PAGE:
Author, producer and mother of two Gigi Levangie Grazer drives a hybrid RX (industry fans of the RX model also include Halle Berry and Salma Hayek) and calls the period when status crossovers replaced dowdy minivans "a watershed moment in carpooling."

But the hybrid aspect of her Lexus -- "there's no noise" -- is her favorite part of the car. Says Grazer, "I have to make amends for driving a big silver Escalade in the '90s."

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FAMILY CAR THROWDOWN: How do they stack up? Label-loving L.A. parents disproportionately like to be seen in these select vehicles.

Audi Q7
Fully Loaded
: $79,925
Industry Fans: ICM's Doug MacLaren, producer Mark Vahradian

The seven-seater with a 14-speaker entertainment system hit the market in 2005 and is best known for its mileage-enhancing turbo-diesel engine. A face-lift for 2011 brought an eight-speed transmission and optional LED driving lights. A center aisle in the second row of seating offers easy access to the third row.

BMW X5
Fully Loaded
: $97,092
Industry Fans: Gwyneth Paltrow, Alanis Morissette

The X5 allows Bimmer die-hards to remain in-brand while opting for as many as seven seats and cargo capacity of 75 cubic feet. The 4.4-liter V8 variant has 400 horsepower. The model debuted in 1999 and got a significant update in 2006. Access to the optional third row requires flipping  the second-row seats forward.

Lexus RX
Fully Loaded: $59,180
Industry Fans: Halle Berry, Salma Hayek

One of the earliest crossovers, the five-seater has been a best-seller since its 1998 debut. All-wheel drive is available, but partisans prefer its smooth-like-a-sedan front-wheel ride. The RX gets 18 mpg in the city, but the hybrid returns an impressive 32 mpg. A lack of an optional third row of seats makes the RX a choice for smaller families.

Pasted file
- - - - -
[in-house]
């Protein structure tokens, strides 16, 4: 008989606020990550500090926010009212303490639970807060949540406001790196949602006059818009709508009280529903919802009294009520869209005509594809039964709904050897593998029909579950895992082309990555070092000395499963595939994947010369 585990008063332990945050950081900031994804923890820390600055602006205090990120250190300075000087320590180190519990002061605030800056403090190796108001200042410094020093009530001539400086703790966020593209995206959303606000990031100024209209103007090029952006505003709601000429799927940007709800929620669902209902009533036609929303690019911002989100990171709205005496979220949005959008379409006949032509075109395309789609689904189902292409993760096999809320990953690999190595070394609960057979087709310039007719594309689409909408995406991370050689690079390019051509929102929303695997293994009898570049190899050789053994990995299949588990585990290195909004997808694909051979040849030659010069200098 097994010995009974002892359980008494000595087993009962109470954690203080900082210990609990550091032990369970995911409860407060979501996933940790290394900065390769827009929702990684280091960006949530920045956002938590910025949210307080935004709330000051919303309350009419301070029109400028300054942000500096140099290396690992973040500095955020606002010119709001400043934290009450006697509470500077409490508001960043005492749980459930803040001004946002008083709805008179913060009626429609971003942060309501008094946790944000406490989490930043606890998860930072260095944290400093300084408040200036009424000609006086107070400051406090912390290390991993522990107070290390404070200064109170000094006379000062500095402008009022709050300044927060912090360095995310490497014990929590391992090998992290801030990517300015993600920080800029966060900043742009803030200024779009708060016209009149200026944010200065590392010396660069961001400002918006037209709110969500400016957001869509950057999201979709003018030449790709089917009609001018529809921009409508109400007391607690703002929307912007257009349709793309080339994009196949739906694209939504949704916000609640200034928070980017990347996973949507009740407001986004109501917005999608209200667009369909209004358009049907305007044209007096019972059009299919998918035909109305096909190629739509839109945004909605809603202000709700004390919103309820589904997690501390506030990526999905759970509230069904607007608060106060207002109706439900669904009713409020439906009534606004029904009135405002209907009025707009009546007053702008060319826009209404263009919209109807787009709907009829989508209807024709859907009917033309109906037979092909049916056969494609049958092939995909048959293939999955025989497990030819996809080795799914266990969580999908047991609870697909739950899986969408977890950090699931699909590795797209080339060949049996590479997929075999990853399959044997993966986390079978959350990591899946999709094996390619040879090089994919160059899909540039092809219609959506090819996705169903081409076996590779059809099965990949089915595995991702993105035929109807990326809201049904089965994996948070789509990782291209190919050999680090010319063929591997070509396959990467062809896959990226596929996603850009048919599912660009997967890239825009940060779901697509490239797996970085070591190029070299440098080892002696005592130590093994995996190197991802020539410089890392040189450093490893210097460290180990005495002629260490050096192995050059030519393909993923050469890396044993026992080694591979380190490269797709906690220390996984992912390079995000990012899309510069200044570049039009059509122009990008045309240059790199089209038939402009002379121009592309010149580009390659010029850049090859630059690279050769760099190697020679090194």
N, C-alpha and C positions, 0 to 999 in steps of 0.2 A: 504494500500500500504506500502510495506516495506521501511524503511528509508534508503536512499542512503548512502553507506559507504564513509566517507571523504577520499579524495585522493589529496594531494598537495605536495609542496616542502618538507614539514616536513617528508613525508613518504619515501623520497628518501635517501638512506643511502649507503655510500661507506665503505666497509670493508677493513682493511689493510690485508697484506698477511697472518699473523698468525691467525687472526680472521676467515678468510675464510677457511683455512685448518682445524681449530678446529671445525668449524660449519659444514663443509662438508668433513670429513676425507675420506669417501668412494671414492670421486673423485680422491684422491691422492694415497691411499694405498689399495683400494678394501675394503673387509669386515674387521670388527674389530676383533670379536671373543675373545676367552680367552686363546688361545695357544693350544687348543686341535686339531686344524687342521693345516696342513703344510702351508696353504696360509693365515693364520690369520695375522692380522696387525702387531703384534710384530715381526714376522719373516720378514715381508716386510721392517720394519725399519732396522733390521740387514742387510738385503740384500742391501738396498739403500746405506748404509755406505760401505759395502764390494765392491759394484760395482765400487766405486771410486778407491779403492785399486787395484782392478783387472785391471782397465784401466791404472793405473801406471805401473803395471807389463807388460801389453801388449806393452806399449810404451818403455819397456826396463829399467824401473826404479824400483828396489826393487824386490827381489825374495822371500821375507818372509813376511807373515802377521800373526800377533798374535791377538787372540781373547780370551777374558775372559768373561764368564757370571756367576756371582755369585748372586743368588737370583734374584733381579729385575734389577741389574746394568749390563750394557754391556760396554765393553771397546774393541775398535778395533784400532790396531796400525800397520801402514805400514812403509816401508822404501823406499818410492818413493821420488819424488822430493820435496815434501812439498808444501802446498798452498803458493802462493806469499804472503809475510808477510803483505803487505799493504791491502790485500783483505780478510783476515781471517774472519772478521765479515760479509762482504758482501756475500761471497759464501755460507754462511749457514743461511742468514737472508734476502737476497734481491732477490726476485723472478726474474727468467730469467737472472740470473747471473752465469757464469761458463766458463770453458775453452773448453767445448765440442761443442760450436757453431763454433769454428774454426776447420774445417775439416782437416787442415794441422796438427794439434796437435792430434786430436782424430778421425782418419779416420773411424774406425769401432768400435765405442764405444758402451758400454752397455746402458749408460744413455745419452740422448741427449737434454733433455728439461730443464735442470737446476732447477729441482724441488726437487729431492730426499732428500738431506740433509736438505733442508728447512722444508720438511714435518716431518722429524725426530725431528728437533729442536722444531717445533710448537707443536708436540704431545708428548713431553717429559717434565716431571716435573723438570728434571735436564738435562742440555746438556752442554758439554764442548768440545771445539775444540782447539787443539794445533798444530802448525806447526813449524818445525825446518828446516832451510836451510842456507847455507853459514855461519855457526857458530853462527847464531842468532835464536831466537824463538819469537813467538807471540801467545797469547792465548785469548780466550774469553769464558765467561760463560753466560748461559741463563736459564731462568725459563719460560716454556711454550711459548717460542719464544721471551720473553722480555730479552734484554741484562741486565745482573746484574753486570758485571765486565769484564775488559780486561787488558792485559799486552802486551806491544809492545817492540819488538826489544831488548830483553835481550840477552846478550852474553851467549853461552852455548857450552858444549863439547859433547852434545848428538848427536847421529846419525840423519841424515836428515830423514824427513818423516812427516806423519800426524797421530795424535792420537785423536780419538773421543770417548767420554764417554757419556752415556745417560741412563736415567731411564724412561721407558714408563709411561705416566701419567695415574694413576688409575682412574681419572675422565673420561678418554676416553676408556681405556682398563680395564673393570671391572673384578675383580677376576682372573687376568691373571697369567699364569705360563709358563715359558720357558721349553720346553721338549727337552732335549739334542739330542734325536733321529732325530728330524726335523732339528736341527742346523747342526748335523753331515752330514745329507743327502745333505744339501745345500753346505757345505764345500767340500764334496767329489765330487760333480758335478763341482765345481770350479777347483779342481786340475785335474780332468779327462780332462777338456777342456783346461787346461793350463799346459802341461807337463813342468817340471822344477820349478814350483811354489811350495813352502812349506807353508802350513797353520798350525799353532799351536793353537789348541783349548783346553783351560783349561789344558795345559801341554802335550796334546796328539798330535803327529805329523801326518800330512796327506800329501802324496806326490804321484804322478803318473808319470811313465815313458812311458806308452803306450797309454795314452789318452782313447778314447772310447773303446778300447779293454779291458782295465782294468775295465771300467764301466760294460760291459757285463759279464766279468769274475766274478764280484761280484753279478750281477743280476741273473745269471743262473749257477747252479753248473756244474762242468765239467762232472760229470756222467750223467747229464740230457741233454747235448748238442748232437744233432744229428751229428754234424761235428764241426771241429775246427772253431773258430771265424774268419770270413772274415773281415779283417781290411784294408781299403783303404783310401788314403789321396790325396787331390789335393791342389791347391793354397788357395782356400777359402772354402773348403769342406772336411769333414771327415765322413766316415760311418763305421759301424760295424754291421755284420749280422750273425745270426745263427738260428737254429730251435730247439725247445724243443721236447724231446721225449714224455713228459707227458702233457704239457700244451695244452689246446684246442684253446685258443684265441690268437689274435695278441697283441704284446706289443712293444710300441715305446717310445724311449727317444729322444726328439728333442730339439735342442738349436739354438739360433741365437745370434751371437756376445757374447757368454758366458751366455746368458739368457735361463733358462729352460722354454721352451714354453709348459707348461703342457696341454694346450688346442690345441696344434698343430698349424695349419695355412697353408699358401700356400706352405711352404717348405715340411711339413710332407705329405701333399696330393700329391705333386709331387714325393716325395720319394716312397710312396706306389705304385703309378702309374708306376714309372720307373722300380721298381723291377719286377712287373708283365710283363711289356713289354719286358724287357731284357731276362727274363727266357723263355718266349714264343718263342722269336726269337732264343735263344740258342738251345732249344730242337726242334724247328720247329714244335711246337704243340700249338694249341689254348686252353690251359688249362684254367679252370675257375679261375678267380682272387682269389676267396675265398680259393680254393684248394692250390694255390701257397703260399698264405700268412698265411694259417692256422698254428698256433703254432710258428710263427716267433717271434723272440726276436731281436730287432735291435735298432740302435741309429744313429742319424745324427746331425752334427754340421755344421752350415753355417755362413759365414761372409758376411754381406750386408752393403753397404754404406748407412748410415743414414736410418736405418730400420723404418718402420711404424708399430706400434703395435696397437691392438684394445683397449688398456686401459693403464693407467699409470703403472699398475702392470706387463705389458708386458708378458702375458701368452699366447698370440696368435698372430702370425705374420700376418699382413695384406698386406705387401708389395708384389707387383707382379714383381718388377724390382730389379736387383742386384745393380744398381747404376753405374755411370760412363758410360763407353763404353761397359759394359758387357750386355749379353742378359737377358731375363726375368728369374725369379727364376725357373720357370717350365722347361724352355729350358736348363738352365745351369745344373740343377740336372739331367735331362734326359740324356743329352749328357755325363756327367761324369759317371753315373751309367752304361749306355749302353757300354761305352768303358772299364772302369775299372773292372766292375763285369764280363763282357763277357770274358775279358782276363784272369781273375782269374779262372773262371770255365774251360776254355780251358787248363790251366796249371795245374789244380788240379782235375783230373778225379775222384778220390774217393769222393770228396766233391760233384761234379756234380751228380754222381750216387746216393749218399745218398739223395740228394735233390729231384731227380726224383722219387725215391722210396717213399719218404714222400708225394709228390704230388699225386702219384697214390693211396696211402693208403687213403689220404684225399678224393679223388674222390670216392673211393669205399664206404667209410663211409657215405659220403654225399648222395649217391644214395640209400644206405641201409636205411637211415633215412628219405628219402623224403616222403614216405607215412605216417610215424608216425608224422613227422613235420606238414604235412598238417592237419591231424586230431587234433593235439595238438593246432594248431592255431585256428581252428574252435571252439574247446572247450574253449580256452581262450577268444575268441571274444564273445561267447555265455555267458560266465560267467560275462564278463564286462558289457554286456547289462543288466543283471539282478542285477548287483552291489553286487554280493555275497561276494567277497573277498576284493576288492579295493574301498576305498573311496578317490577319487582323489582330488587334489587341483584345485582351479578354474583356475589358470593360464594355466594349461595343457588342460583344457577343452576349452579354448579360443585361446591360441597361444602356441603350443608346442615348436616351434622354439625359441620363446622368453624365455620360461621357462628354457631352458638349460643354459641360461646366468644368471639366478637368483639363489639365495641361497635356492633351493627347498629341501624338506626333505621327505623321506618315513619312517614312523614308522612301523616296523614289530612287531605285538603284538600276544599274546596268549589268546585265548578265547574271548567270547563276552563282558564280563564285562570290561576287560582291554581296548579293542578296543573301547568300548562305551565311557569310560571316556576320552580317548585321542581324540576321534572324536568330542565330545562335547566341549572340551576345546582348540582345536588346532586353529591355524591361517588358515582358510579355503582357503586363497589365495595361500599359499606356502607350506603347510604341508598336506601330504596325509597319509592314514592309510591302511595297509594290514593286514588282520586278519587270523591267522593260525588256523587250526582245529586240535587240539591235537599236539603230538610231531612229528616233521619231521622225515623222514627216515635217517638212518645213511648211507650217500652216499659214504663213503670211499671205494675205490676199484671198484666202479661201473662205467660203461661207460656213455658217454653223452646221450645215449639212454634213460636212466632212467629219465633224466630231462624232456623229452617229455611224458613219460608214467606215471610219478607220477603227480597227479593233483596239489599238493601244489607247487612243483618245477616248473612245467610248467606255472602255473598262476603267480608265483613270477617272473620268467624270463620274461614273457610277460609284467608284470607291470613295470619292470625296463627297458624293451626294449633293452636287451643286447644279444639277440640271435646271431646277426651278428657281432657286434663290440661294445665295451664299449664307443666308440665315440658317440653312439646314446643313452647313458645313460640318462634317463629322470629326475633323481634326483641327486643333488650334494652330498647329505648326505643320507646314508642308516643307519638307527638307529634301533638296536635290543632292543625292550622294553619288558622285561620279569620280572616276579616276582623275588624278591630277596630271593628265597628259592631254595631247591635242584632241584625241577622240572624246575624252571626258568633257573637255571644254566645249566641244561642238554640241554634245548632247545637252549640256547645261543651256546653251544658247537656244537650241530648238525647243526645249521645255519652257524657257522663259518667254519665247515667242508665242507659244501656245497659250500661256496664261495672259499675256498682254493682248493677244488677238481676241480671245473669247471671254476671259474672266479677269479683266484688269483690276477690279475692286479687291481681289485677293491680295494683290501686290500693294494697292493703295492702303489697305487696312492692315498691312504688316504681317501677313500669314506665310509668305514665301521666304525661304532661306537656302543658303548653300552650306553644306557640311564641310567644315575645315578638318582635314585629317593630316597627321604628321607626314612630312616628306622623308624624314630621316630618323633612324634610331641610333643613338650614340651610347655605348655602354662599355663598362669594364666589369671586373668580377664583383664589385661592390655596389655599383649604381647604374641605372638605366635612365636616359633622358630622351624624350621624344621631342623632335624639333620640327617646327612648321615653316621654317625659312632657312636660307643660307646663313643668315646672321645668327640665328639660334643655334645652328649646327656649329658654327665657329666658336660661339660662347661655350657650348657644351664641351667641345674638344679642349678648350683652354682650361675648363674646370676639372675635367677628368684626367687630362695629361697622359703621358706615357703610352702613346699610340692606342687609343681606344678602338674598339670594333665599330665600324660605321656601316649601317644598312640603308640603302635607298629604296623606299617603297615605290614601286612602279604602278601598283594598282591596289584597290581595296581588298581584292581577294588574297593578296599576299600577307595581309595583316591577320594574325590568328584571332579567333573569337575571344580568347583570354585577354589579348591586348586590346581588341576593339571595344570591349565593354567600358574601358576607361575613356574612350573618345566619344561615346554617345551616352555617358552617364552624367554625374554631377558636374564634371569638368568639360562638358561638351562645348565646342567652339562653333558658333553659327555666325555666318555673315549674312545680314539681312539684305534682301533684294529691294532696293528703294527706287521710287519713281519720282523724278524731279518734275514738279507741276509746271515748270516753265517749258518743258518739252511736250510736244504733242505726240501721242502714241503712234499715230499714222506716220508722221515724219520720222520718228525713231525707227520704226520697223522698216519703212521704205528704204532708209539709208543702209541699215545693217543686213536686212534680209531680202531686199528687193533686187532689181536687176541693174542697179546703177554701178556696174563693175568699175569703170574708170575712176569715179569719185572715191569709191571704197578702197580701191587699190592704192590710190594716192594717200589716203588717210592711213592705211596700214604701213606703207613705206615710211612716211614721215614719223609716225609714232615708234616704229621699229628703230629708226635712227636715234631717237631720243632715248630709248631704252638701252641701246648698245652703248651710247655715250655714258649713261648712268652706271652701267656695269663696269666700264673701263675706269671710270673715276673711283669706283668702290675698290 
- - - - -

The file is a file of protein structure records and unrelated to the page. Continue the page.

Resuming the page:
Mercedes GL
Fully Loaded: $89,919
Industry Fans: Ben Affleck, Christina Applegate

The GL has nine air bags, 83 cubic feet of cargo space and a system that tightens seat belts before impact. Optional upgrades include heating for all three rows of seats, with climate controls in the rear. Easy access to the third row is made possible by a center aisle in the second row.

Porsche Cayenne
Fully Loaded: $140,105
Industry Fans: Mariah Carey, Sharon Stone

Dismissed by some Porsche purists (many of the brand's loyalists abhor SUVs and crossovers) when it debuted in 2002, the five-seater has proved critics wrong, excelling as the quickest in its class. It's now Porsche's top-selling offering. But a tight backseat and limited cargo capacity make it a somewhat impractical family car.

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REPORT CARD: The crossovers that pull up at two local private schools.

Campbell Hall

  1. Lexus RX
  2. 2Mercedes GL
  3. BMW X5
  4. Audi Q7
  5. Porsche Cayenne

Crossroads

  1. Lexus RX
  2. Mercedes GL
  3. Audi Q7
  4. Porsche Cayenne
  5. 5BMW X5

Findings based on morning visits to Campbell Hall on Jan. 19 and Crossroads School for Arts & Sciences on Jan. 20.